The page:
#CNI Lux Day 2: Imagining The Future

Alice Newbold, Vogue Daily Editor, reporting live from the CNI Luxury Conference in Lisbon

Michele Norsa’s CV reads like a tick list of influential luxury Italian brands: Valentino, Salvatore Ferragamo and, most recently, Ermenegildo Zegna, where is on the board of directors. During his ten-year tenure as CEO at Ferragamo, Norsa was instrumental in steering its direction and its buoyant stock listing – no mean feat in an unpredictable sales climate.

“For the first time I feel like a free man,” he said, addressing the Condé Nast International Luxury Conference. “I don’t need to talk about the markets slowing or the growth of China, I can talk openly. I am a man of doubts.”

“For many years I have numbers. I love numbers,” he said. “But at this point I believe it’s better to feel than to project numbers.” It’s when Norsa travels that he feels, and he is guided by his feelings. He knows the best position for shops in key cities and maintains that most brands’ mistakes are rooted in the size and location of stores. “Geography is becoming more important,” he explained. “We must interpret geography, rather than targeting next generations.”

Millennials, he said, have always confused him, because the dates that qualify a person to be a millennial are too wide. And, for him, it always comes back to geography: “A millennial in China has nothing to do with a millennial in the US!”

His other main concern is privacy and cyber security. He believes in slower organic growth for brand extension, rather than quick expansion and brand dilution. The definition of luxury, he worries, is also being diluted because, “One third of brands included in the luxury sphere are not luxury. A lot of brands, like Hugo Boss, are on the border.” His dream for luxury, he shared, is unlimited creativity, sustainable production, no counterfeits and a new omnichannel to maximise global communication and share ideas within the brands that qualify as luxury.

Adrian Cheng, founder of K11, the world’s first museum-retail concept, and the charitable K11 Art Foundation, also has vision rather than growth at the centre of his business plan. As the heir of grandfather Yu-tung, the man behind Chow Tai Fook jewellery group, Cheng has been at the centre of the Chinese luxury infrastructure all his life.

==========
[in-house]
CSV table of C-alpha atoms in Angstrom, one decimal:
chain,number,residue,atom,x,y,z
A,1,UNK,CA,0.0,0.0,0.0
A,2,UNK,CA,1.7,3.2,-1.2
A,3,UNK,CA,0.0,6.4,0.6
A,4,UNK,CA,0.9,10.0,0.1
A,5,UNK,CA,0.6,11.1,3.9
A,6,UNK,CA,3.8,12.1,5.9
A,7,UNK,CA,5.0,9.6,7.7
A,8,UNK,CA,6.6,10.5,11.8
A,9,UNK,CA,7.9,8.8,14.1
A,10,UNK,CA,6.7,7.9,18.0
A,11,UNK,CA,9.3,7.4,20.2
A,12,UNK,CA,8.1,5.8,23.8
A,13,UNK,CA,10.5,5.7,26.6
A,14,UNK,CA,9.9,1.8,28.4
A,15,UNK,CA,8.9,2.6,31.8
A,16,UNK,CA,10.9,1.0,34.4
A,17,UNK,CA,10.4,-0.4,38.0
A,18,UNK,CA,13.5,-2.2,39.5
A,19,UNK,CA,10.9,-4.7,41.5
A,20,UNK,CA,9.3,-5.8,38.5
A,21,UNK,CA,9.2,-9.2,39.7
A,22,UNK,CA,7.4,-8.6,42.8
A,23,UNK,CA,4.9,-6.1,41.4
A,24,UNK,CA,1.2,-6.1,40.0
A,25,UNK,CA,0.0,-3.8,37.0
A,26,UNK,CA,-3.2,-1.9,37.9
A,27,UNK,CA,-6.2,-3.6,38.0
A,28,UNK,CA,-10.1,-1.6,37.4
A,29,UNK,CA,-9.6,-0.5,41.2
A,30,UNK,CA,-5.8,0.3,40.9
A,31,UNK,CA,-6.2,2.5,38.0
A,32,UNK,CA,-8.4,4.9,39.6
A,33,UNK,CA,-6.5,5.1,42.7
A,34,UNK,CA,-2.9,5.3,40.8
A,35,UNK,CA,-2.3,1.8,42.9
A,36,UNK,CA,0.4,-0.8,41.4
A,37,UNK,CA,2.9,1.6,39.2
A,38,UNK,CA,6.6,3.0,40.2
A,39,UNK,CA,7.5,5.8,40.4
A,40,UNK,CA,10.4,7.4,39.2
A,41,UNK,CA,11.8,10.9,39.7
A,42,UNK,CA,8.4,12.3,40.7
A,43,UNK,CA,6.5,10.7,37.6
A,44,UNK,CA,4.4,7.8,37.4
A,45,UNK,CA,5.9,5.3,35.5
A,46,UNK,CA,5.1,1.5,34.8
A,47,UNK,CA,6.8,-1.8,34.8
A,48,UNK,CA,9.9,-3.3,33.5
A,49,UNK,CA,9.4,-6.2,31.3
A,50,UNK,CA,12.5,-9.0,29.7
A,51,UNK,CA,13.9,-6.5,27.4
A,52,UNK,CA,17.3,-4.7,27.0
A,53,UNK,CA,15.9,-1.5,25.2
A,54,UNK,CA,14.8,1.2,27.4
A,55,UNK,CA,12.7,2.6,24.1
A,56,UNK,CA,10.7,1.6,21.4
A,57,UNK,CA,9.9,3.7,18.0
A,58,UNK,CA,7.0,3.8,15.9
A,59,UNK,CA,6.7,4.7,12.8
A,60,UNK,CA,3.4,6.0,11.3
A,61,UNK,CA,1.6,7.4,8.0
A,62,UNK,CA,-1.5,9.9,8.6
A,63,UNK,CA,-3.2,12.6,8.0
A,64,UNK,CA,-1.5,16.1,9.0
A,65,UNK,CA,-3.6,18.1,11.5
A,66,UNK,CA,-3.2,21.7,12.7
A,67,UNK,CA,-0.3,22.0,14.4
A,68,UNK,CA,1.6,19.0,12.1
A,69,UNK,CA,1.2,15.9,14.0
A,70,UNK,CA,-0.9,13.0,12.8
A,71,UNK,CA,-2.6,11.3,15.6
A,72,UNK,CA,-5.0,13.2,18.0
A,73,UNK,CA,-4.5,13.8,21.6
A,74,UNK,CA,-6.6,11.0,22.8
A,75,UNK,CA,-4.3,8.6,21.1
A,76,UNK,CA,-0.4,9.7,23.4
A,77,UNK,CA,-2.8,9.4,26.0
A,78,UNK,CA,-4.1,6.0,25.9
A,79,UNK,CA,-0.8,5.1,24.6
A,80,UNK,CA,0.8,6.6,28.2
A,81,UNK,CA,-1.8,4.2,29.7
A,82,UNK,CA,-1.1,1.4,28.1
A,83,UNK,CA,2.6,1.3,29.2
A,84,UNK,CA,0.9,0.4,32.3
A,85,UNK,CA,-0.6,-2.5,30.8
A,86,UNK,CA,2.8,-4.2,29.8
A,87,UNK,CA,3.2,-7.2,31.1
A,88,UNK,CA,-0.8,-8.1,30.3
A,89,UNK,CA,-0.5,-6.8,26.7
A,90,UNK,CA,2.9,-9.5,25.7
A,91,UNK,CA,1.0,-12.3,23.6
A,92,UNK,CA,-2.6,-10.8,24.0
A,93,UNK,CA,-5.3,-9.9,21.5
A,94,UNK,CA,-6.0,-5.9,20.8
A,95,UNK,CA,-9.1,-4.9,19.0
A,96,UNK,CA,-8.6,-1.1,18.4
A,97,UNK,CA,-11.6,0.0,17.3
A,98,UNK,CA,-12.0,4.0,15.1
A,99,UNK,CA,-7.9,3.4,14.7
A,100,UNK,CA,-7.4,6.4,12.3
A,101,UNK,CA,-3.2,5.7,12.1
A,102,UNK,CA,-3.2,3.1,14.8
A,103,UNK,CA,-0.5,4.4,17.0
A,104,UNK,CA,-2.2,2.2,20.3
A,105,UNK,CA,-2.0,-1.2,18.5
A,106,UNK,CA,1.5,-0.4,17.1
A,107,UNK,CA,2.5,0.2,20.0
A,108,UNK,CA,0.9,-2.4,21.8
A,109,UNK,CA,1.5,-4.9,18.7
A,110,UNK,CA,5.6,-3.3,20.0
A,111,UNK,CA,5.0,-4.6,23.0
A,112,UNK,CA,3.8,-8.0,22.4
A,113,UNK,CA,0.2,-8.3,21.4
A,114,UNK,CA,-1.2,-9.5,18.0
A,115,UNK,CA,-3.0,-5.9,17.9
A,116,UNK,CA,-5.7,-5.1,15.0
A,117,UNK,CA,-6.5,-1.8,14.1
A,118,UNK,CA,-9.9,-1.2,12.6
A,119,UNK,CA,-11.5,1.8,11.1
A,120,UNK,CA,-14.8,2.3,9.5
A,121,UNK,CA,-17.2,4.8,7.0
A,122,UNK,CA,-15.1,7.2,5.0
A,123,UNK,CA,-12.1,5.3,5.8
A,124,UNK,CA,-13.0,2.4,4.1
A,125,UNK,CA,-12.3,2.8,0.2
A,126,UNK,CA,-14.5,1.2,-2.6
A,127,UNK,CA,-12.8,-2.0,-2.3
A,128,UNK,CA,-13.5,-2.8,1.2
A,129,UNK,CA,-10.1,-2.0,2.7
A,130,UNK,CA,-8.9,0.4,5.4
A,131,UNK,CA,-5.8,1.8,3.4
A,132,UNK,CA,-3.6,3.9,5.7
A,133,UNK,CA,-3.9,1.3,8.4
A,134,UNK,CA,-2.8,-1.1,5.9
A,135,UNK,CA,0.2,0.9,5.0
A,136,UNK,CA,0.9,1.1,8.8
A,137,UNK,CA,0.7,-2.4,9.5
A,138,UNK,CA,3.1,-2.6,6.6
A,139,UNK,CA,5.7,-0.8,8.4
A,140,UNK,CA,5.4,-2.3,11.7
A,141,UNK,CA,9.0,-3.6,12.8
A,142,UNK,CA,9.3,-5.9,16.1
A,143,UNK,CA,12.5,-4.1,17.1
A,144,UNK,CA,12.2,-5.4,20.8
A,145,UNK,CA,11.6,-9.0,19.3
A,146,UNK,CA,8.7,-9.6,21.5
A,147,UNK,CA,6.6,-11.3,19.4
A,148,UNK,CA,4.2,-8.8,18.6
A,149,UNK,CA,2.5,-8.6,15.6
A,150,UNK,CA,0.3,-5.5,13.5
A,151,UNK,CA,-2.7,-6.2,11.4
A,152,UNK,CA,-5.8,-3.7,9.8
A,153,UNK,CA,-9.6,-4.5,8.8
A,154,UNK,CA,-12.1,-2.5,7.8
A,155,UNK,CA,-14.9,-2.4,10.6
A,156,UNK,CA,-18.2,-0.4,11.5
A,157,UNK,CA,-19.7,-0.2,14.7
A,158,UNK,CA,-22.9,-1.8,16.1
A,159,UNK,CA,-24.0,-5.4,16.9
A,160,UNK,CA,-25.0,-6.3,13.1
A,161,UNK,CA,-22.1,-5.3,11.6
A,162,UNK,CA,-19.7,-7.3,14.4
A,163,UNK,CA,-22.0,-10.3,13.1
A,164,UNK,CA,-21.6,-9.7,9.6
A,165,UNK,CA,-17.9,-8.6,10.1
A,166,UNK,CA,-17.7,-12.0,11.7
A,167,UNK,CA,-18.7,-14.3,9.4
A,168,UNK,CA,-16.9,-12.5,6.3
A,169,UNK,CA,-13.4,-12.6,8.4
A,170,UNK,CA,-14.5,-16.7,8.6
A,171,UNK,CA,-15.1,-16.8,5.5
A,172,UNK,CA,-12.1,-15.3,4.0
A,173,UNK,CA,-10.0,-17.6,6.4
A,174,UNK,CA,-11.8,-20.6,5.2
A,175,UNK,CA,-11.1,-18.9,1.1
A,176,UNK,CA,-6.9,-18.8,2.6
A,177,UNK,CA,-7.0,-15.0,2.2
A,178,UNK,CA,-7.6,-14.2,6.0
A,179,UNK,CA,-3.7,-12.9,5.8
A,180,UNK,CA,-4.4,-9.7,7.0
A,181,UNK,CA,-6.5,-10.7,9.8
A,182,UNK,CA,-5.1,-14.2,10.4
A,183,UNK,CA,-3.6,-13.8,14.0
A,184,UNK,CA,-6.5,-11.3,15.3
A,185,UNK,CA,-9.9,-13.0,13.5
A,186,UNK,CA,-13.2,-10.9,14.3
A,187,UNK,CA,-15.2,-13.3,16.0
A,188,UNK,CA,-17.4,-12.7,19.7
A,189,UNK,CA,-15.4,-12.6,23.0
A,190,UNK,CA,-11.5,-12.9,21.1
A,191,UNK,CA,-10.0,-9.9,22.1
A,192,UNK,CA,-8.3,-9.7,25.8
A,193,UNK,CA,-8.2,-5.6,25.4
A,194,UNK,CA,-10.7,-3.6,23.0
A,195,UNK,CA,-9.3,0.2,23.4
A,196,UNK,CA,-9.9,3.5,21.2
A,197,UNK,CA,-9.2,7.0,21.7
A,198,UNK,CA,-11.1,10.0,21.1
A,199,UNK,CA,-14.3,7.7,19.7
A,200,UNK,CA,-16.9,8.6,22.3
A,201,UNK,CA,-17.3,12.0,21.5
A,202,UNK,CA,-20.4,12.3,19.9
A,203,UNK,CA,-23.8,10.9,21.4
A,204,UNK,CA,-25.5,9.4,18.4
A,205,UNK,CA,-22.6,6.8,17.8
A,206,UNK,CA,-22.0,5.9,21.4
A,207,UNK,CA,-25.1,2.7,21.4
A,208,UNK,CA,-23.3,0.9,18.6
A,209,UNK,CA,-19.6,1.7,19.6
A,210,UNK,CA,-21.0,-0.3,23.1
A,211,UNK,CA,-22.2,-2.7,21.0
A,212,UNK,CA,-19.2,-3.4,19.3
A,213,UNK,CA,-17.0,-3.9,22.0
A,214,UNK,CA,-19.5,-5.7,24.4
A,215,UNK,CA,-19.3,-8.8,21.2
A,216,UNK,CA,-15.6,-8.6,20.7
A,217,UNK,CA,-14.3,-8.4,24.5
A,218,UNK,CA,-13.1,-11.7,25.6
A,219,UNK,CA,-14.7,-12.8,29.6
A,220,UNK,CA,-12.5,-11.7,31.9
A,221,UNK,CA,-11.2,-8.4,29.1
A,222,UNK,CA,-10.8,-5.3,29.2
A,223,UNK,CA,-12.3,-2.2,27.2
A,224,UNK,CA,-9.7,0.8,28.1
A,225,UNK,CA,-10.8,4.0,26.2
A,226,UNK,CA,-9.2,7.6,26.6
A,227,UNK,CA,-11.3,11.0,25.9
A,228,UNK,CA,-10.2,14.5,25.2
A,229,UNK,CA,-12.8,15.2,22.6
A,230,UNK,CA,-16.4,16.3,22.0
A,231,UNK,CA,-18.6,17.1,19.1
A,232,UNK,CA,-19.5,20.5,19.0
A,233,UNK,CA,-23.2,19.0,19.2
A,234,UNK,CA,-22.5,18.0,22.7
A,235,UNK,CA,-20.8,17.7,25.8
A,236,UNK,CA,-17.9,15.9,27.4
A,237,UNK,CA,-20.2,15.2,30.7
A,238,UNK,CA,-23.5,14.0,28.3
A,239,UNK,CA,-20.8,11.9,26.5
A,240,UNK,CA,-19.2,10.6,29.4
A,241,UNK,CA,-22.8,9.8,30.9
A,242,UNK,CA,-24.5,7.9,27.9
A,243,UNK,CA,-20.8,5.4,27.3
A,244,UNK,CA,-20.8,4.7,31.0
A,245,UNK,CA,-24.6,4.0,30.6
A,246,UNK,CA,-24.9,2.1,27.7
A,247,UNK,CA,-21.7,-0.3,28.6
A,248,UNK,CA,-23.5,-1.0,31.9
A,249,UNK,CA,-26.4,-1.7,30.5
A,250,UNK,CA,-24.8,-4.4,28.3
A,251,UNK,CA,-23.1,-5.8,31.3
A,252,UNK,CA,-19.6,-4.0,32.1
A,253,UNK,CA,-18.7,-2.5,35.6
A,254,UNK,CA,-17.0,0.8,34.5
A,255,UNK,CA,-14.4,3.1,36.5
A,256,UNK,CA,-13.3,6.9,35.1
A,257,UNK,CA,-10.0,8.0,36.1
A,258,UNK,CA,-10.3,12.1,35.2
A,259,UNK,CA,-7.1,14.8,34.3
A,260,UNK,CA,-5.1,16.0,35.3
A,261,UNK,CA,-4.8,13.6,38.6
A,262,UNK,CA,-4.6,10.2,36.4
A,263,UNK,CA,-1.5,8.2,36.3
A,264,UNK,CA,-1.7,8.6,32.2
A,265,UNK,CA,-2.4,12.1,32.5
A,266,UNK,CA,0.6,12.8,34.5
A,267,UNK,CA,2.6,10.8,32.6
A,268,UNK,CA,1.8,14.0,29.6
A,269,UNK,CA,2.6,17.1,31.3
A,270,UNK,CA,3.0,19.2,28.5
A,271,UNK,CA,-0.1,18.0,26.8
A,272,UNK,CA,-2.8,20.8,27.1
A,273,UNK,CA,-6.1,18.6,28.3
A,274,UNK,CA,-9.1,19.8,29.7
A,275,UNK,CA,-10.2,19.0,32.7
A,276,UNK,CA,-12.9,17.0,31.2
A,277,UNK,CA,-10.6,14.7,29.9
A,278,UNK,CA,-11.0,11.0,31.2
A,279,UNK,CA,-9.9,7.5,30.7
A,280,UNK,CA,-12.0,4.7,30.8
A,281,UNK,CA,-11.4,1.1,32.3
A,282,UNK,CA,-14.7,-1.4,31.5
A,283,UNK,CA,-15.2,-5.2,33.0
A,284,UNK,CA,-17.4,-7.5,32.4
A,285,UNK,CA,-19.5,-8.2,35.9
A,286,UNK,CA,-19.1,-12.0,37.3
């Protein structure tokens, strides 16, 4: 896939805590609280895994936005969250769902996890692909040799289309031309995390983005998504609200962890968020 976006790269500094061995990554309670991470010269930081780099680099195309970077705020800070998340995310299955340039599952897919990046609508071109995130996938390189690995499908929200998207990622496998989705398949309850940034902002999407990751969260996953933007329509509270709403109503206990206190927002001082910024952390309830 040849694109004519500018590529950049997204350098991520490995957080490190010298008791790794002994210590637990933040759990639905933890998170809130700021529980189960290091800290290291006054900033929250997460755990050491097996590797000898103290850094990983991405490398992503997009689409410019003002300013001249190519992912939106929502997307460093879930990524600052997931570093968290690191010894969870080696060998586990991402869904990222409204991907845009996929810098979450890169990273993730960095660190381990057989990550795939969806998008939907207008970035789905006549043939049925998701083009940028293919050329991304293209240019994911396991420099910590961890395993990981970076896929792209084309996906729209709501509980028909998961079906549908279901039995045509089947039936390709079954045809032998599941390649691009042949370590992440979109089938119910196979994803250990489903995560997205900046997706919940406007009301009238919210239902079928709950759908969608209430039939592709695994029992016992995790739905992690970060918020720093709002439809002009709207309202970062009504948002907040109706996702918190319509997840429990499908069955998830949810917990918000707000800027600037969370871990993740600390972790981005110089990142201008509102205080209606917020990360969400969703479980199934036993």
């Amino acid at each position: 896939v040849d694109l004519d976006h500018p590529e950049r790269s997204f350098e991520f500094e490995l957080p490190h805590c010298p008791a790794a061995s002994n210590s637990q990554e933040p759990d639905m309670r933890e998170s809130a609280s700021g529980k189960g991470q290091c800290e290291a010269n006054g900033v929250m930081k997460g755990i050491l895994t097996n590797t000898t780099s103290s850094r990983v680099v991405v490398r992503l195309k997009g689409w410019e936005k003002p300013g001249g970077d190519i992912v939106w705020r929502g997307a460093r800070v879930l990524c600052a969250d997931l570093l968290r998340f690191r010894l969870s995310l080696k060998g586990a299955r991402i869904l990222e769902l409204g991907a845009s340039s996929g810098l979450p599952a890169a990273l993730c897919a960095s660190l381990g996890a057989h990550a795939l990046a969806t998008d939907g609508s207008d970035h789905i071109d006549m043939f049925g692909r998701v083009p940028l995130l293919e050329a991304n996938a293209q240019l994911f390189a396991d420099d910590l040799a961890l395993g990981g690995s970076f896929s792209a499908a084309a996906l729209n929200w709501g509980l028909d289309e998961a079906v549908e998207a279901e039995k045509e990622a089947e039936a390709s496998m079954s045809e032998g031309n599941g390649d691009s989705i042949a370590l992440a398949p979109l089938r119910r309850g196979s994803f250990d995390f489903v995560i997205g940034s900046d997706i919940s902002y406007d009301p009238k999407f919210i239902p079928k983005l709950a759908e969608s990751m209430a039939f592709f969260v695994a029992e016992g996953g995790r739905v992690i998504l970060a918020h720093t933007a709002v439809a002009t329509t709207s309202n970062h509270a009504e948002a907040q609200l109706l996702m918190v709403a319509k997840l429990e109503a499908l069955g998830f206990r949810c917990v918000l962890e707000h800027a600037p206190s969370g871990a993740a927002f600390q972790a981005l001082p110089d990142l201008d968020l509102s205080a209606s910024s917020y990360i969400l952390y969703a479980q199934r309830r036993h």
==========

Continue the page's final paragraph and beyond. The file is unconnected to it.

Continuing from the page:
Ten years ago, Cheng told the conference, everything in China was homogenous. The young generation were demanding culture; they were bored with retail spaces that housed the same brands, but they didn’t have cultural habits. K11 – a combined cultural content and retail hub – was the answer, and experiential retail appeared to be the holy grail.

Cheng’s success is down to his understanding of what he calls the BAT generation: “The young generation are surrounded by Baidu, Alibaba and Tencent, Chinese’s three giant internet companies. They leapfrogged from desktop to mobile and are incredibly digital savvy.” This generation only use WeChat – an integrated platform for many web apps including Facebook and Amazon – and brands can reach directly out to customers on them. They’re cashless and shop in a strictly credit card culture with a lot of money to spend.

The 4-2-1 family structure is what makes this generation a rare breed. The one-child policy after 1979, means that they each have four grandparents and two parents. Their elders have many siblings and they too can have many children, but the entire family income revolves around the BAT generation which, accordingly, counts for one fifth of luxury product sales in China.

But, Cheng explained, there is “worry and fear among this young generation, they have support in reverse, and have never had financial burden”. What this BAT generation will become in 2030 is what China needs to try and understand. Luckily, with its incredible access to consumer data, it has the power of prediction.

The fourth annual Condé Nast International Luxury Conference is in Lisbon, on the 18th and 19th April. For more information, visit the website